"This is the decree of the Torah…”-- Numbers 19:2.

The name of the portion this week, “Chukat,” means a suprarational decree – a law without logical explanation. The particular decree of which the reading speaks is the procedure for ritual purification from contact with a dead body. The process involves the burning of a red-haired cow, a piece of cedar wood, a bundle of hyssop and a scarlet thread, mixing these ashes in water and sprinkling them upon the person or object that has become defiled.

While there are many commandments that appeal directly to our sense of logic, and still others that after having been commanded make sense to us, there are other laws that entirely defy human understanding. Such a law is the curious procedure for purification from contact with a corpse.

It has been said that the Twelve Steps work but that no one is really sure how or why they do. It can be unsettling to give oneself over to a process that you cannot understand. Pride doesn’t seem to want to let us. But we alcoholics have been forced to accept that the solution for our alcoholism is not something we need to understand.

Uncomfortable with the spiritual nature of the program, some alcoholics have sought to devise other systems for curing alcoholism that appeal more to reason. They would rather approach the problem from a rational perspective. If people can find sobriety that way, more power to them. If not, however, one would think it less important that the treatment make sense than the fact that it works.

There is yet another lesson to be learned from the above-mentioned law. One may understand the opening verse of this portion -– “This is the decree of the Torah” –- to not only mean that this particular commandment is a suprarational decree, but that really the entire Torah transcends logic and that while some commandments may make more sense to us than others, all of G‑d’s laws are ultimately beyond the pale of mortal comprehension.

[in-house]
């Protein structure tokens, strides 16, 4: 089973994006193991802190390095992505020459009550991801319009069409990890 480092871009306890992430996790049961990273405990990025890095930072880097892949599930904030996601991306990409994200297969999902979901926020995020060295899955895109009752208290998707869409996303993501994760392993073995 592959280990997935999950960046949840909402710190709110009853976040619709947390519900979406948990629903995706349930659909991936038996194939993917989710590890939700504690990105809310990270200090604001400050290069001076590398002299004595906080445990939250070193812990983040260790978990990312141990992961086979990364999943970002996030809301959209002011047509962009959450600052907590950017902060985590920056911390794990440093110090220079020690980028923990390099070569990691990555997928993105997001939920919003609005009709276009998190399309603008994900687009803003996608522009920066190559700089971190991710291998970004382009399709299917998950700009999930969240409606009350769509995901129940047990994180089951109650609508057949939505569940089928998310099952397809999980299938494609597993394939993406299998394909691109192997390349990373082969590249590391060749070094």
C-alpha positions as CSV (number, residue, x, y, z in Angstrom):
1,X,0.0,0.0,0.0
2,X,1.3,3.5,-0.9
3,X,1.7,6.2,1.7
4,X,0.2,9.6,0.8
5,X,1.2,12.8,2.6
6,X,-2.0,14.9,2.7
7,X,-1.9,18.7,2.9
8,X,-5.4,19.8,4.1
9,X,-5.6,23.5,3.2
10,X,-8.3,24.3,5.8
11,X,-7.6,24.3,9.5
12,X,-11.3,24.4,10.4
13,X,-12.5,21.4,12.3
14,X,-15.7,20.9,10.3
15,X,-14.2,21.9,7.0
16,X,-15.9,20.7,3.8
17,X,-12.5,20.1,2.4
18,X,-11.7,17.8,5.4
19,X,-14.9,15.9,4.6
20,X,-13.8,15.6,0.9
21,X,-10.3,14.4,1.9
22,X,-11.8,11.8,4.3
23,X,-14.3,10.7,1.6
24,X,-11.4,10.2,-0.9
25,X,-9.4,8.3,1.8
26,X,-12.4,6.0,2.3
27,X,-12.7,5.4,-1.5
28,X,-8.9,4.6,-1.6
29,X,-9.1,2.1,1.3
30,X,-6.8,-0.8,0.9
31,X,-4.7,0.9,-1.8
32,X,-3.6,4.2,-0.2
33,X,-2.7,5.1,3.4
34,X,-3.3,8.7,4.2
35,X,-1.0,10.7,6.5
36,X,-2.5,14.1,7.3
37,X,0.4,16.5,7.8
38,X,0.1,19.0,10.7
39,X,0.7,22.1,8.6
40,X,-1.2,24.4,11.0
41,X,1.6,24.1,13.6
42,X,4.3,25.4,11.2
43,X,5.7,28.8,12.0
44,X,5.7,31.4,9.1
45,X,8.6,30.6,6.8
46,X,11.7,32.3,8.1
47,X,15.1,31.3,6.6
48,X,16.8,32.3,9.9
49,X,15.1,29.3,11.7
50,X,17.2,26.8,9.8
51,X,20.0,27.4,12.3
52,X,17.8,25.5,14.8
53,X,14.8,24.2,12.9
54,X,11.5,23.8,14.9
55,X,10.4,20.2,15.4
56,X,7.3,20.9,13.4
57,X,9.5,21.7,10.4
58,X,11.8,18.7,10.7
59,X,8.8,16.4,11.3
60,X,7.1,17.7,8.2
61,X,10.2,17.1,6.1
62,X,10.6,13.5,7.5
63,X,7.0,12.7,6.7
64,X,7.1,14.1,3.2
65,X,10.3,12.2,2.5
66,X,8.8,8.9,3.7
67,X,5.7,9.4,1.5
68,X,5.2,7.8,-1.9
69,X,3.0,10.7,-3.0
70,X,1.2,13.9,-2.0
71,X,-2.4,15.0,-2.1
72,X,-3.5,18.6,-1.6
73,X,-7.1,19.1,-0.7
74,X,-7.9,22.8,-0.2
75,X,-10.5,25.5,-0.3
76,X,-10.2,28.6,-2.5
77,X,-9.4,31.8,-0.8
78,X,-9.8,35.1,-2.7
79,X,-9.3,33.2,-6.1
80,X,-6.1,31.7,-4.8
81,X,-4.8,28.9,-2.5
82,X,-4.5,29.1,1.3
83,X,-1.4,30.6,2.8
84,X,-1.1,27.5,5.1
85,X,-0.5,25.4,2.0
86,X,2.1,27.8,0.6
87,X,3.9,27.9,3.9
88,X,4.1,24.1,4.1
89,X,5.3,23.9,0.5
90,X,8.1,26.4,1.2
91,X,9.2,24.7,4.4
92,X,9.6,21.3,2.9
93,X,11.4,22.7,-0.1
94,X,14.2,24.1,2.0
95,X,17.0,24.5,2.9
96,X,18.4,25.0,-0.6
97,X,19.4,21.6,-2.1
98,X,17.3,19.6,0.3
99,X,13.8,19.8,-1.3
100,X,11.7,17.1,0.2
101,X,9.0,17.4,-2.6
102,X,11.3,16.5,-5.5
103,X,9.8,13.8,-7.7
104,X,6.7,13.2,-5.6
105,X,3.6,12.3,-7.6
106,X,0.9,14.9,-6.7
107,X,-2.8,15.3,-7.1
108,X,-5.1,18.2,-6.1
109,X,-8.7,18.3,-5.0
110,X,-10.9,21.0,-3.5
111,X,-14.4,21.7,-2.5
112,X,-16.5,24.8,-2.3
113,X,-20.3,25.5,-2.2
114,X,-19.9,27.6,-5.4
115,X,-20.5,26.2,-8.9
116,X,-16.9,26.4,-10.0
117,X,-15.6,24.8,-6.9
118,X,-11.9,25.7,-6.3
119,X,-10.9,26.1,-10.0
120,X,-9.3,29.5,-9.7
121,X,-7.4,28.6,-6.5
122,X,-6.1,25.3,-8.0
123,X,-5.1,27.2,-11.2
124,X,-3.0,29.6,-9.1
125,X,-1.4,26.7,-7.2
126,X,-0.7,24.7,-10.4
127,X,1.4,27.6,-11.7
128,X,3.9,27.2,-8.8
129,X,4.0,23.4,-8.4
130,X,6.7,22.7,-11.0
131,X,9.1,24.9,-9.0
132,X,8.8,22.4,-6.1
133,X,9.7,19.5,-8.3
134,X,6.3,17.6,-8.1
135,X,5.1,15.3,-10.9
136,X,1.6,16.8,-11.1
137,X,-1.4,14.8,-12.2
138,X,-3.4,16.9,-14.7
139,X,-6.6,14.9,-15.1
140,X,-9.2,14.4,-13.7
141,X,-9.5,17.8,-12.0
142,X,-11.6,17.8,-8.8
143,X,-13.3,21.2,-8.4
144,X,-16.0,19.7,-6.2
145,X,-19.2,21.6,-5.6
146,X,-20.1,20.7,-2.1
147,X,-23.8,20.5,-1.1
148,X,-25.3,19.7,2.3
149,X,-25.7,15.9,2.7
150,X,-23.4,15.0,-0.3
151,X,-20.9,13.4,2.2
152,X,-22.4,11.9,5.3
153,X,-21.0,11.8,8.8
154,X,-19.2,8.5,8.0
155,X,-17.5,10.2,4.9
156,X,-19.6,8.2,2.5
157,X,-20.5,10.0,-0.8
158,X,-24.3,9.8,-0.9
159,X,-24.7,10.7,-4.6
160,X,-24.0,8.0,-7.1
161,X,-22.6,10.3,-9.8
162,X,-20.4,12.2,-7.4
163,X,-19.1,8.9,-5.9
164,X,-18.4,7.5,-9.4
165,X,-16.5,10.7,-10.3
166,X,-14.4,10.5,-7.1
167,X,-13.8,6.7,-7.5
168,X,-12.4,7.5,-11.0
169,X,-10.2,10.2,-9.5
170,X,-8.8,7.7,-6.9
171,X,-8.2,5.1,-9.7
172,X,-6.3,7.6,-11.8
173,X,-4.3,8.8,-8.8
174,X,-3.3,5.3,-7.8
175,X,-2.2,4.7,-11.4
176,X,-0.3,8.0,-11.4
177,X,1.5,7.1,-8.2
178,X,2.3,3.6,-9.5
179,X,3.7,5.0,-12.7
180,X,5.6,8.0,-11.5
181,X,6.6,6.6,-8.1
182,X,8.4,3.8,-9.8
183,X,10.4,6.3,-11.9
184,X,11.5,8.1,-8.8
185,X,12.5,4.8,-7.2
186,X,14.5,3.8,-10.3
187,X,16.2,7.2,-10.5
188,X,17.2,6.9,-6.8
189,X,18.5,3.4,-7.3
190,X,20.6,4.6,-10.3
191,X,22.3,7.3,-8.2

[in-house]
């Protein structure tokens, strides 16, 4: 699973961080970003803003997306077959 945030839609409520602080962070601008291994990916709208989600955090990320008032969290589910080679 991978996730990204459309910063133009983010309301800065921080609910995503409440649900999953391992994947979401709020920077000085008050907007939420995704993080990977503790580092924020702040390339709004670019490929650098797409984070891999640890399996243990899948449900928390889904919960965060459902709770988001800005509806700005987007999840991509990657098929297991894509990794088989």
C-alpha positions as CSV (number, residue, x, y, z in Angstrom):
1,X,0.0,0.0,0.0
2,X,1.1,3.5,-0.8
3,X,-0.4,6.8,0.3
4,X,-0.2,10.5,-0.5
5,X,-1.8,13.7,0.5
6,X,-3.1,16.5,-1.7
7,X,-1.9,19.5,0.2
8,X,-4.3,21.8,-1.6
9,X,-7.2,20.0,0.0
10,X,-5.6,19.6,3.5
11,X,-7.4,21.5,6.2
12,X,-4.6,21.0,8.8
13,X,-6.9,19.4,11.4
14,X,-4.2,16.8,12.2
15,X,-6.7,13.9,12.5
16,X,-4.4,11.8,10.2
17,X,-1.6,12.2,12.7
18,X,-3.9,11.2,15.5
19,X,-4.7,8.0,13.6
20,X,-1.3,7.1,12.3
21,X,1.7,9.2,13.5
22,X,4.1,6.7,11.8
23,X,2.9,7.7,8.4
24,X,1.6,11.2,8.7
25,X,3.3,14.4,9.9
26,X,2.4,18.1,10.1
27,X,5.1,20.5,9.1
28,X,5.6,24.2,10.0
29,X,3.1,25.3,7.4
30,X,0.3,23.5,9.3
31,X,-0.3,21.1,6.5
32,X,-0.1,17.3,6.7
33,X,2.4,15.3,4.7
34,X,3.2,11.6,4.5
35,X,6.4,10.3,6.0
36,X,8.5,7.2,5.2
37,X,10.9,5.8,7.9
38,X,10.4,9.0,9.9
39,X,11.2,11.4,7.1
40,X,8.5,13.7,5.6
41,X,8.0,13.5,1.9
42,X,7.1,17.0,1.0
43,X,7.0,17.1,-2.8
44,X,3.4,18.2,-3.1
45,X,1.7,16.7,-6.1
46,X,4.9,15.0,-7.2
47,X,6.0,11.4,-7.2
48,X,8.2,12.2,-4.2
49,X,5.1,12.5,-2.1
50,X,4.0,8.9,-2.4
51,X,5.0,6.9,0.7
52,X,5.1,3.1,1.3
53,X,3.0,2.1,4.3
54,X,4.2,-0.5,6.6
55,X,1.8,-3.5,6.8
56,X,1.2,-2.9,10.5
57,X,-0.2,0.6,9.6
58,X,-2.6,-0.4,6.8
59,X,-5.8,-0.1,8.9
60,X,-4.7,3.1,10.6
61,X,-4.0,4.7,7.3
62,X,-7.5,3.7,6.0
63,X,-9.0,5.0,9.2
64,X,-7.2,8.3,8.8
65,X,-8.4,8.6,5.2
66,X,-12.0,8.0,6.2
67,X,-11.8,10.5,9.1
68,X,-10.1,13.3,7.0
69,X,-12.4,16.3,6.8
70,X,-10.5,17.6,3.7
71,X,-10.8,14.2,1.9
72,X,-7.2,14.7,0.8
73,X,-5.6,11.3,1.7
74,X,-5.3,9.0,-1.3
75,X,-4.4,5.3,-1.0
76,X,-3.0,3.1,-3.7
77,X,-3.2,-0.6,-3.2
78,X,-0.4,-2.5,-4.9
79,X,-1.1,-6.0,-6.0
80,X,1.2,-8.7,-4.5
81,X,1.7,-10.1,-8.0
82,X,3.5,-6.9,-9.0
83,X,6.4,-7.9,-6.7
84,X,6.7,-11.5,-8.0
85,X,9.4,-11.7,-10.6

This, too, is a concept with which we in recovery may already be intuitively aware. Much of our program does strike us as sound thinking. But that is not why we stick to it. The foundation of our recovery is to be of service to G‑d and to allow Him to make full use of us. We no longer ask to know why G‑d wants something, but rather, to know what it is that He wants so that -– whatever it may be –- we may do it. Such kind of living may not always satisfy the intellect, but it is a G‑dly way of living, and G‑d, we think, needs not justify Himself to our sensibilities. It is we who must conform to His will and understanding, not the other way around.